A usual way for the compiler to go about the transform of the source code to actual assembler code in the compiling process, is to model it around a series of steps.

The reason for this is that it is desired to go over code several times to do - besides syntax checking - type checking, semantic analysis and optimizations.

An example of a set of steps would be:

Generating an Abstract Syntax Tree
Generating an Intermediate Representation Tree.
Various optimizations
Generating "real code"

Generating an Abstract Syntax Tree. The Abstract Syntax is a tree representation of the original source code. In the process of it's creation, syntax checking is performed.

Generating an Intermediate Representation Tree. As the Abstract Syntax has been checked as far as Types and Semantics, the Intermediate Representation is created. This tree could be thought of as a pseudo assembler, which still is independant of target platform.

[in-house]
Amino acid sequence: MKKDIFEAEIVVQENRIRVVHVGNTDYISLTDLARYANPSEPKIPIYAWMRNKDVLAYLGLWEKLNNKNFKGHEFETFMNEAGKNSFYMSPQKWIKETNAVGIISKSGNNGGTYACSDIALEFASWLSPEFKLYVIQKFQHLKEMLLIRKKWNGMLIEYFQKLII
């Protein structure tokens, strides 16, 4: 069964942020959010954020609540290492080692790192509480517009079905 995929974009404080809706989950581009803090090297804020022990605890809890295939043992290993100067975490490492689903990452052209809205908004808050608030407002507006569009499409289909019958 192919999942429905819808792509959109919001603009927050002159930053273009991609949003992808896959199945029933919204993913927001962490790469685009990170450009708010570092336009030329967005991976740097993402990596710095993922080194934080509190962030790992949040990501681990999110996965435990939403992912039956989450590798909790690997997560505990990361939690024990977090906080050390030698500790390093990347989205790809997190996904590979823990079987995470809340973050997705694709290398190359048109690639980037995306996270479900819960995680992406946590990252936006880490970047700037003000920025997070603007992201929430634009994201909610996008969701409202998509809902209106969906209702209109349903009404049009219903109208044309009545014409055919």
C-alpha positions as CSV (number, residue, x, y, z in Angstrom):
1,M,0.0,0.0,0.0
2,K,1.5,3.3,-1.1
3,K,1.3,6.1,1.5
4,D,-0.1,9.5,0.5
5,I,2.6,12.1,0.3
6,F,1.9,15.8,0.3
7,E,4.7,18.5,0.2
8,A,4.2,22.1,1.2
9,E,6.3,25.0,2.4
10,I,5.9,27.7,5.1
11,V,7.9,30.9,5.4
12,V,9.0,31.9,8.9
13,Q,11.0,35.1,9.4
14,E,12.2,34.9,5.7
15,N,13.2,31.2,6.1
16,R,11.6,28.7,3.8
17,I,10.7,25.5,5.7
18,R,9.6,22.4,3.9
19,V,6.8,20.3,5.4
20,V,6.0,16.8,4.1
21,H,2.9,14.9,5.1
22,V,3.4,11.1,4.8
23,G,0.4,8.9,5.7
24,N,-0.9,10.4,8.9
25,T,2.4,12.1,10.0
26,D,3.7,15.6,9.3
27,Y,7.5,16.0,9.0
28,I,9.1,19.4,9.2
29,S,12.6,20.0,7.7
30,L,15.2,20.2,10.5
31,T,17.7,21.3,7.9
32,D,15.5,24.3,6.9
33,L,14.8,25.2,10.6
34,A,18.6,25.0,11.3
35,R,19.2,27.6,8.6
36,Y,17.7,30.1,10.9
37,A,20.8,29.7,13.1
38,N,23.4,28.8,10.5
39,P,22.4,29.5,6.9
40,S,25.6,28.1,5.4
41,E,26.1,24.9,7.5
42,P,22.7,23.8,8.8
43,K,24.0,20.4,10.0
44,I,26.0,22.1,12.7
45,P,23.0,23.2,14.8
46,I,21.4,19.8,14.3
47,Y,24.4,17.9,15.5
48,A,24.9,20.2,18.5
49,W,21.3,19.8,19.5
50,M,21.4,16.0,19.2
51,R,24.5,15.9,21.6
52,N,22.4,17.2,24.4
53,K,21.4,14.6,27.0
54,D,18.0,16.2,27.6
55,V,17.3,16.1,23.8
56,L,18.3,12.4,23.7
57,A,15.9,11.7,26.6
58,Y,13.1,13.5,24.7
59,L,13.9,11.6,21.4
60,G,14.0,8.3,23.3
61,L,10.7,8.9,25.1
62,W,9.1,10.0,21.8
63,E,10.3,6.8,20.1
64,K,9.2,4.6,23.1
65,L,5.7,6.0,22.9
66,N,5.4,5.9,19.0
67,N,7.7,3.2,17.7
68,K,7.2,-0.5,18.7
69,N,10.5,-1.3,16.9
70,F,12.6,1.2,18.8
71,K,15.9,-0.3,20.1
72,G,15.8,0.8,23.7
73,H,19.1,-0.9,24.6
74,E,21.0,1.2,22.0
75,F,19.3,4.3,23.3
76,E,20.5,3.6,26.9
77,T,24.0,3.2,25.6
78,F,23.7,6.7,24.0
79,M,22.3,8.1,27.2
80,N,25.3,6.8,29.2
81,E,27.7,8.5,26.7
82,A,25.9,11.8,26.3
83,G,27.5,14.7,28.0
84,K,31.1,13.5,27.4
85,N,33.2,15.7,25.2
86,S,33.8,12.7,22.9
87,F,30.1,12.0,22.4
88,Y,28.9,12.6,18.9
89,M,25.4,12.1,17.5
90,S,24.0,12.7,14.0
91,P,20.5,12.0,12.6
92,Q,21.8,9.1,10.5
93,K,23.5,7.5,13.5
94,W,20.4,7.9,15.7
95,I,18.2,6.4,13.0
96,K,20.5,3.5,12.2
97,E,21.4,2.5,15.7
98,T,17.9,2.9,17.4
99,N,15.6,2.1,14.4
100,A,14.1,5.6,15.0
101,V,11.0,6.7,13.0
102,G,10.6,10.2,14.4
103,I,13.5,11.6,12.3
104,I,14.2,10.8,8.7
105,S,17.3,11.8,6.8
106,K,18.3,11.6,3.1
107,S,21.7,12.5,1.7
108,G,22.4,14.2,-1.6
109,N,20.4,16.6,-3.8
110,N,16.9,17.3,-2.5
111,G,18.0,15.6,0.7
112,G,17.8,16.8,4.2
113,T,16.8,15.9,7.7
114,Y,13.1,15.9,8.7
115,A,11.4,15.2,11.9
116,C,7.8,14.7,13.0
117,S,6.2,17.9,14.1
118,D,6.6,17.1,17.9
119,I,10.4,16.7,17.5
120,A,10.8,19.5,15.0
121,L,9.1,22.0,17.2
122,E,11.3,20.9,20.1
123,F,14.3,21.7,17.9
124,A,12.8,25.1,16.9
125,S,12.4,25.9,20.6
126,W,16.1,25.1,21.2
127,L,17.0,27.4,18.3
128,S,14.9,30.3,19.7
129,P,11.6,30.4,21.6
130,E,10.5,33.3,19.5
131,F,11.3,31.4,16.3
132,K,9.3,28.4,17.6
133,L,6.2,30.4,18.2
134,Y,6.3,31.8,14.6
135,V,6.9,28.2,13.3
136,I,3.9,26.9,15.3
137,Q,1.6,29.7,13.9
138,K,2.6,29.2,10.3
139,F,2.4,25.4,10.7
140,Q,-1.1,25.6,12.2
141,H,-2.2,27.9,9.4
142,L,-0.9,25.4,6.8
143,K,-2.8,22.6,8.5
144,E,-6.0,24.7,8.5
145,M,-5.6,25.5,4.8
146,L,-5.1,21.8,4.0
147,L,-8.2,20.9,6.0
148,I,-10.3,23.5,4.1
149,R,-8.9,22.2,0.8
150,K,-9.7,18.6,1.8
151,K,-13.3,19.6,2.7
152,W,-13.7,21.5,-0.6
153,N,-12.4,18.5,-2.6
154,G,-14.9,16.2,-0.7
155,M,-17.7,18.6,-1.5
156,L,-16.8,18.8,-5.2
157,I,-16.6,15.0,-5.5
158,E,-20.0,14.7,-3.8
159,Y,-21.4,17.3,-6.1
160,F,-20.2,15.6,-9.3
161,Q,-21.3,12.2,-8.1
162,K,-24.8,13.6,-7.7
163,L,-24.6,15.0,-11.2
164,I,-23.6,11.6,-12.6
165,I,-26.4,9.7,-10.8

As this tree is generated, a similar intermediate form of register and memory allocation is created.

Various Optimizations Once the Intermediate Representation is generated, this tree will be transformed by various optimizing algorithms to enhance program flow and ease the process of instruction selection.

Generating "real code" This is where the platform dependent modules are added to the compiler. Extracting the instructions from the intermediate representation is a careful process, where chunks of psuedo code are selected and converted to actual assembler. All dependent of the individual processor and operating system.

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